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# How to Solve R Error in solve.default() Lapack routine dgesv: system is exactly singular

by | Programming, R, Tips

This error occurs when you try to use the `solve()` function, but the matrix you handle is a singular matrix. Singular matrices do not have an inverse.

The only way to solve this error is to create a matrix that is not singular.

This tutorial will go through the error and solve it with code examples.

## Example

Let’s look at an example to reproduce to error. First, we will create a 3×3 matrix using the `matrix()` function:

```mat <- matrix(c(1, 1, 1, 1, 1, 1, 1, 1, 1), ncol=3, nrow=3)

mat```
```     [,1] [,2] [,3]
[1,]    1    1    1
[2,]    1    1    1
[3,]    1    1    1```

Let’s try to get the inverse of the matrix by using the solve function.

`solve(mat)`
```solve(mat)Error in solve.default(mat) :
Lapack routine dgesv: system is exactly singular: U[2,2] = 0```

The error occurs because `mat` is a singular matrix. It is not possible to invert a singular matrix. LAPACK is a Linear Algebra package used underneath `solve()`. DGESV computes the solution to a real system of linear equations A * X = B.

### What is a Singular Matrix?

A singular matrix is a square matrix (same number of rows and columns) if its determinant is 0. The inverse of a matrix A is found using the formula A-1 = (adj A) / (det A), where det A is the determinant of A. If det A = 0 then 0 is in the denominator to calculate A-1. Therefore A-1 is not defined when det A = 0.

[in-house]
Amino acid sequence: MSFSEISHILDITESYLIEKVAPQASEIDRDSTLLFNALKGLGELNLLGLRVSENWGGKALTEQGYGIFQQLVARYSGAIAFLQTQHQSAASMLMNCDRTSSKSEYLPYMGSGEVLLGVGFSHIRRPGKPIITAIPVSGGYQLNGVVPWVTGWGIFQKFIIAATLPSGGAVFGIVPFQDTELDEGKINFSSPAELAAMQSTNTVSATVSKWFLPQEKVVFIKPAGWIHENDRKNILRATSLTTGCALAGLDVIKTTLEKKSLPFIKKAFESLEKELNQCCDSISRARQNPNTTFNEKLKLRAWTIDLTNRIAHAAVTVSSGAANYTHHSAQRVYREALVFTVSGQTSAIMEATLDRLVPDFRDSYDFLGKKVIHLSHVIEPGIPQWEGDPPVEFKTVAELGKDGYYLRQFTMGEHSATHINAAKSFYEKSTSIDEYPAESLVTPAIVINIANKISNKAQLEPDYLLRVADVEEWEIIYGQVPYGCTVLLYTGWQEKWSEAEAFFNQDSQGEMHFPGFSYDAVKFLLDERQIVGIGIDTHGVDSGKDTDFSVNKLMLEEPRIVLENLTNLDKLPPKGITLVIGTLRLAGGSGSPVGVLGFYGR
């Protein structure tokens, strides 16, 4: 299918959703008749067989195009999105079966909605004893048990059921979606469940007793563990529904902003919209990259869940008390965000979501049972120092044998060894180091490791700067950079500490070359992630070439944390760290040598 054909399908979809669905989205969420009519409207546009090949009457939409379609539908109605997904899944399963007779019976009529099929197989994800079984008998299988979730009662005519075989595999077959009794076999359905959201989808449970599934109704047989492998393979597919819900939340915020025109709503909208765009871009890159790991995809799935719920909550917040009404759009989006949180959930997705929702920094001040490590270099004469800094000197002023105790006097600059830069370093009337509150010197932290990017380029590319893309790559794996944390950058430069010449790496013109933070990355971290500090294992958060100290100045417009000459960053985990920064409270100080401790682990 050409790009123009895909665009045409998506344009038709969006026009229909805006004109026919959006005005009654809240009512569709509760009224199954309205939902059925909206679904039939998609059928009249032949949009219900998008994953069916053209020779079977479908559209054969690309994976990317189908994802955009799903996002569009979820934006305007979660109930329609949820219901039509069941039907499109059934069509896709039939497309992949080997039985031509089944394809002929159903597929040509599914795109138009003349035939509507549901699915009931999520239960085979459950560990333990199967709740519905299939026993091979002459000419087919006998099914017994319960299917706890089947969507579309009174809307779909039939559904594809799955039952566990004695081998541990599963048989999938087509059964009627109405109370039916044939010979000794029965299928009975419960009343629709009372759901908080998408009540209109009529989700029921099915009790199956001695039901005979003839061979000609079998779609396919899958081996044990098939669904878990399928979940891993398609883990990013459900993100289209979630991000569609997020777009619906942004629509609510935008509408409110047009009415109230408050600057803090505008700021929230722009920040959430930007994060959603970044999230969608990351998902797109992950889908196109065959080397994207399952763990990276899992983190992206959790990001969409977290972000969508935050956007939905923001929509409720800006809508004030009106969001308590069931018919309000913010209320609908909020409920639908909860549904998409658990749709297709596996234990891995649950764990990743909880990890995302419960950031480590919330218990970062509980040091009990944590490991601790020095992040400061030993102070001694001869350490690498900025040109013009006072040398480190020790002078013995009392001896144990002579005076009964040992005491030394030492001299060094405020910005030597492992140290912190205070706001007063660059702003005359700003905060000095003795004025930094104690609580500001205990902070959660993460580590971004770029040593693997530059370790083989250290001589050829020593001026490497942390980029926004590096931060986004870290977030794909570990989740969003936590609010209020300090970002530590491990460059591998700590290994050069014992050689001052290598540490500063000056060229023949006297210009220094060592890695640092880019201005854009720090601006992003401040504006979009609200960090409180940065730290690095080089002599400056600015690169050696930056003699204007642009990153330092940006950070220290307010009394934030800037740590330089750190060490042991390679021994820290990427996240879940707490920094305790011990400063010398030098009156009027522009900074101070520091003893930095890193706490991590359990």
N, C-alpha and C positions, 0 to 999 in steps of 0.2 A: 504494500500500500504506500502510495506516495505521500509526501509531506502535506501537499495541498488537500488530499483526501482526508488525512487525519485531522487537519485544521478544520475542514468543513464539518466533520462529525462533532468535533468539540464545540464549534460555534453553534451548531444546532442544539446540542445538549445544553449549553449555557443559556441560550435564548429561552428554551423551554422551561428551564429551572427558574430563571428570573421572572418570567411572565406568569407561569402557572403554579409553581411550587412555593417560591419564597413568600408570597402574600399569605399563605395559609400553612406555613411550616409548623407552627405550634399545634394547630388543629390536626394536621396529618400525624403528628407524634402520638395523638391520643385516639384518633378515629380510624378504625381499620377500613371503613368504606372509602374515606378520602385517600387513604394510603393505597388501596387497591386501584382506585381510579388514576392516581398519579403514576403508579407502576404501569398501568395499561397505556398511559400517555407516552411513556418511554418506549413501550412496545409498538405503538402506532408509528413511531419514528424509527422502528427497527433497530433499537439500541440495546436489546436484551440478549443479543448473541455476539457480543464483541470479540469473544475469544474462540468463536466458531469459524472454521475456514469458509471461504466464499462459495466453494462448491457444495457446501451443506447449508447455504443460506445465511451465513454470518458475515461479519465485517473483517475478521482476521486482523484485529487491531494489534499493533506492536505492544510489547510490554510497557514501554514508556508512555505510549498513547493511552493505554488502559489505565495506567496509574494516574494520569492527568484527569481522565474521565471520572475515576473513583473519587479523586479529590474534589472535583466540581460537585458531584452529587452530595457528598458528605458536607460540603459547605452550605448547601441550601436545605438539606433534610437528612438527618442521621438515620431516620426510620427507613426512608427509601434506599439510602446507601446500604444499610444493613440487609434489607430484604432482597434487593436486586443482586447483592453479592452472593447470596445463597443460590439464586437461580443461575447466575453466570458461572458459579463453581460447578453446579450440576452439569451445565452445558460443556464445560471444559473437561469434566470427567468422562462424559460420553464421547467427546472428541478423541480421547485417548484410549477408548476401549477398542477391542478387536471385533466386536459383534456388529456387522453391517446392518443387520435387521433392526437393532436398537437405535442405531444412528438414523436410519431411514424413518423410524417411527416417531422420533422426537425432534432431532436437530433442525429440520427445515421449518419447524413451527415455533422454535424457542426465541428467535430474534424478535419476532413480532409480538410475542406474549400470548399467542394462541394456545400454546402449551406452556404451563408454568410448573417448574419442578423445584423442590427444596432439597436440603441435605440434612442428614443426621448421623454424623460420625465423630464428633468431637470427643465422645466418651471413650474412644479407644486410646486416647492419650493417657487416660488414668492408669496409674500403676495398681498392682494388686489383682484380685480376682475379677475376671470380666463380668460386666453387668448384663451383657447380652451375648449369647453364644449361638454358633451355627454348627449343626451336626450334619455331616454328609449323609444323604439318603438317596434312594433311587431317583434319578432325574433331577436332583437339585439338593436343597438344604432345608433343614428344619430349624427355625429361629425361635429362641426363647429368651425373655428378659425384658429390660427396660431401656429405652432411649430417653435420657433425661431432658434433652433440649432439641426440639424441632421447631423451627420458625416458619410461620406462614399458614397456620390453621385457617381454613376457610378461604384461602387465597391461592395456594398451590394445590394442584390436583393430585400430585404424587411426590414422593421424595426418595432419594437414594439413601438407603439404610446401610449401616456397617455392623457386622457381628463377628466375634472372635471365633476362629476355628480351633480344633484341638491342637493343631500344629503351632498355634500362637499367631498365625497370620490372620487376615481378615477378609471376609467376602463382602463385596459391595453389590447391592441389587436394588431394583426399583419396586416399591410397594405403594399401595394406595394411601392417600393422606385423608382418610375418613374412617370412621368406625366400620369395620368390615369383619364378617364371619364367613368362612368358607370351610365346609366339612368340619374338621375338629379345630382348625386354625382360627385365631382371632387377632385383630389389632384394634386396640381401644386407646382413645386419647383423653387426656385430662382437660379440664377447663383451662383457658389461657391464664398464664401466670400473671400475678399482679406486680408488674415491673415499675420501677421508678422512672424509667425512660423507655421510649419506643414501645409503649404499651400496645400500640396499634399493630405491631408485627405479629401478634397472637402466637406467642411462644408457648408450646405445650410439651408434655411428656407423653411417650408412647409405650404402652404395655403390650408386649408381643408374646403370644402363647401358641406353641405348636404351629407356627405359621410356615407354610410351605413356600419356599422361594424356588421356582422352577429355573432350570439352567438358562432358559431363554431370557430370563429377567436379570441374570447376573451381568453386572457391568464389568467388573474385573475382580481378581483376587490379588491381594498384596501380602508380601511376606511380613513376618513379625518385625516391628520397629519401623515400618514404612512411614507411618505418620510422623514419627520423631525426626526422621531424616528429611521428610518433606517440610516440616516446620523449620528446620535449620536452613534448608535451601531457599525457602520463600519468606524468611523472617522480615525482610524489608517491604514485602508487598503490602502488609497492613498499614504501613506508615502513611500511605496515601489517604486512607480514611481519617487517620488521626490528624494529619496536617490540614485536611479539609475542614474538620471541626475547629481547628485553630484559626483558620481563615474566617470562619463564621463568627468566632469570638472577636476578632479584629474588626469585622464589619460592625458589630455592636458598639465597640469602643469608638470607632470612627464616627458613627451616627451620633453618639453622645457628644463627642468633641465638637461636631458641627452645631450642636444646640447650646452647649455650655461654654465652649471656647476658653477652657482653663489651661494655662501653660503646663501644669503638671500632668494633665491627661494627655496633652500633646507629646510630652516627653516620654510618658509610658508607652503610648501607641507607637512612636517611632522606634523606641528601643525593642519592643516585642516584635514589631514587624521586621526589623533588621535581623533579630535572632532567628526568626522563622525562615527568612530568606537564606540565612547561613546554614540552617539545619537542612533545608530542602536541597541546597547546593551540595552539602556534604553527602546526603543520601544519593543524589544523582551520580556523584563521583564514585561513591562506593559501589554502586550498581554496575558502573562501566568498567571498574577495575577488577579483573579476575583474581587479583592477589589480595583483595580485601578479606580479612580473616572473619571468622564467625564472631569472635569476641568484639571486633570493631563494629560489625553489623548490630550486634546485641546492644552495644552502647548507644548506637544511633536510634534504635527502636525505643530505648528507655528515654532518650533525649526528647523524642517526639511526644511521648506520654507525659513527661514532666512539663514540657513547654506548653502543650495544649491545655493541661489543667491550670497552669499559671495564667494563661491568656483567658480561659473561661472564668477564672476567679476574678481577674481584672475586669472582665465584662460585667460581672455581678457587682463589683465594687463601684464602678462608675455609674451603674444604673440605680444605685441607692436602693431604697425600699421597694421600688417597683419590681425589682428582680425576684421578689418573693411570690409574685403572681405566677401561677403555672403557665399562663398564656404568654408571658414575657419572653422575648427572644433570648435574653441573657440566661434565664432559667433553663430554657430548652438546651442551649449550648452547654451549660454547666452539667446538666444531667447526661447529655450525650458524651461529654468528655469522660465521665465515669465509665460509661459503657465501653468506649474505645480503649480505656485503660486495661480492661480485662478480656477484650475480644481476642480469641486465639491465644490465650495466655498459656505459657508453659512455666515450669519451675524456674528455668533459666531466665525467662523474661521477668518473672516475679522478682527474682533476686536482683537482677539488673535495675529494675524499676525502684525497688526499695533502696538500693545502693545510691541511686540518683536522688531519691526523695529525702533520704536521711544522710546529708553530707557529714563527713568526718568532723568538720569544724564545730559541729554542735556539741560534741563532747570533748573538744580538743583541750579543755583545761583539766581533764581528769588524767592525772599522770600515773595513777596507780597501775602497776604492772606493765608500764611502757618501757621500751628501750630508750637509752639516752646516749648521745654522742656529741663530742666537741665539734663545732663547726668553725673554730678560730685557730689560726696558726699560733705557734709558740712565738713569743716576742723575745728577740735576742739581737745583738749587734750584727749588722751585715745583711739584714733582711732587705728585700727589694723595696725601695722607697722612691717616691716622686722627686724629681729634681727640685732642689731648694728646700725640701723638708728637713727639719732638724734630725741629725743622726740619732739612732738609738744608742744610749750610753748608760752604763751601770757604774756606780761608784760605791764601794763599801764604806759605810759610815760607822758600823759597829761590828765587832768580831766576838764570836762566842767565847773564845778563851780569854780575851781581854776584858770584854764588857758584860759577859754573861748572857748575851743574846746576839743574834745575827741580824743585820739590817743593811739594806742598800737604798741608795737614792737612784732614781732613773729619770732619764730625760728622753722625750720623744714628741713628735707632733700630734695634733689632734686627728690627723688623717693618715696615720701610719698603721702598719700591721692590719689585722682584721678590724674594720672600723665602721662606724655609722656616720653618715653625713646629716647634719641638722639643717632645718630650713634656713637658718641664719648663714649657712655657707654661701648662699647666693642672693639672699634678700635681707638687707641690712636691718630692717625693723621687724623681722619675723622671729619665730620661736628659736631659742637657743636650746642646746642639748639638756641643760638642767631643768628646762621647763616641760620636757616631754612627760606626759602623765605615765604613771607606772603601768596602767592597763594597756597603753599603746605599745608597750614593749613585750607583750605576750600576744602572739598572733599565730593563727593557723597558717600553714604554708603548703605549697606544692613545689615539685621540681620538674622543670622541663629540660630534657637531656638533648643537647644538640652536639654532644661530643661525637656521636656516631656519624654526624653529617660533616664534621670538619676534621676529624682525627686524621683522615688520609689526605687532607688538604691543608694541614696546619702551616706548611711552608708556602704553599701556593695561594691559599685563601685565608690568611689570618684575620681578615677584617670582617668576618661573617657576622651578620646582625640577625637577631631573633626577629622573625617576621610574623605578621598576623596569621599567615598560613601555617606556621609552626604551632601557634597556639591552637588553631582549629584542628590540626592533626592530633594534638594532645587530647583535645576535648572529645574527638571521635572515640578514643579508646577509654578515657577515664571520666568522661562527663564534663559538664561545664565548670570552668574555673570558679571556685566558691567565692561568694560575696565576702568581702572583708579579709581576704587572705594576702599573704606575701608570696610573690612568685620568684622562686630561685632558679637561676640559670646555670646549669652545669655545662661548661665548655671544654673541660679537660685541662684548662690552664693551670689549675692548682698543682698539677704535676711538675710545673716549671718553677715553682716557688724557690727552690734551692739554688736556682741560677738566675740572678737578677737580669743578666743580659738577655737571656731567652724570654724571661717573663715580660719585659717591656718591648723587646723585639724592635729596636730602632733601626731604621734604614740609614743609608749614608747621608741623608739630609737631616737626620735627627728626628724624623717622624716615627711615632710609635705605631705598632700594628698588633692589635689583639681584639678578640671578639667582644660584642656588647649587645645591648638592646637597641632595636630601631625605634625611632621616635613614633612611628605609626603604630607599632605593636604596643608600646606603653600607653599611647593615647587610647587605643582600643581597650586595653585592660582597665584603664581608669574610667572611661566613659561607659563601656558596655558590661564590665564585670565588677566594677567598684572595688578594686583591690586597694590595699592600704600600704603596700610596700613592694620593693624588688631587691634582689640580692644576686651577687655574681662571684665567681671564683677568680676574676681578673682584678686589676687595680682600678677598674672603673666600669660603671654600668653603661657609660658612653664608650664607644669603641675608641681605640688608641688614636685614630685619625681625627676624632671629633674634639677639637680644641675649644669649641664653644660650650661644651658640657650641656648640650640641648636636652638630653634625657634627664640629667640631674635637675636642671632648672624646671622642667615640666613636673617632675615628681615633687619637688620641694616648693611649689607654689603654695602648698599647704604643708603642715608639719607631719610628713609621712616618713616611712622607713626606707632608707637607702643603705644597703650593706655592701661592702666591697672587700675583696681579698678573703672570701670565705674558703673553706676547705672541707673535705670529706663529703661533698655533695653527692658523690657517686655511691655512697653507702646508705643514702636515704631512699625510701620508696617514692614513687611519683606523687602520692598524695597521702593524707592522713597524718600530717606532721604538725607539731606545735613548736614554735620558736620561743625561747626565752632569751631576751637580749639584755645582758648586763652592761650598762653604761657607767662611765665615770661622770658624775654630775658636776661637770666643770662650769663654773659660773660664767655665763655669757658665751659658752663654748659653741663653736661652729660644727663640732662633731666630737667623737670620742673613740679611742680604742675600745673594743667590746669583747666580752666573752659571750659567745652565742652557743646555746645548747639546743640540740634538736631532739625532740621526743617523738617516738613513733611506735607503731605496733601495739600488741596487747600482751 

We can check the determinant of a matrix using the `det()` function:

`det(mat)`
`0`

We can see that the determinant of the matrix is zero, which is why we encountered the error.

### Solution

We can solve the error by choosing a matrix that is not singular. The two ways to check if a matrix is singular are if it is a square matrix and its determinant is 0. Let’s look at the revised code:

```mat <- matrix(c(1, 3, 3, 4, 12, 6, 7, 2, 9), ncol=3, nrow=3)
mat```

Let’s run the code to see the updated matrix:

```     [,1] [,2] [,3]
[1,]    1    4    7
[2,]    3   12    2
[3,]    3    6    9```

Let’s check the determinant of the matrix:

`det(mat)`
`[1] -114`

We have a defined determinant for the matrix. Therefore we can find its inverse using the `solve()` function as follows.

`solve(mat)`
```          [,1]        [,2]       [,3]
[1,] -0.8421053 -0.05263158  0.6666667
[2,]  0.1842105  0.10526316 -0.1666667
[3,]  0.1578947 -0.05263158  0.0000000```

## Summary

Congratulations on reading to the end of this tutorial!

For further reading on R-related errors, go to the articles:

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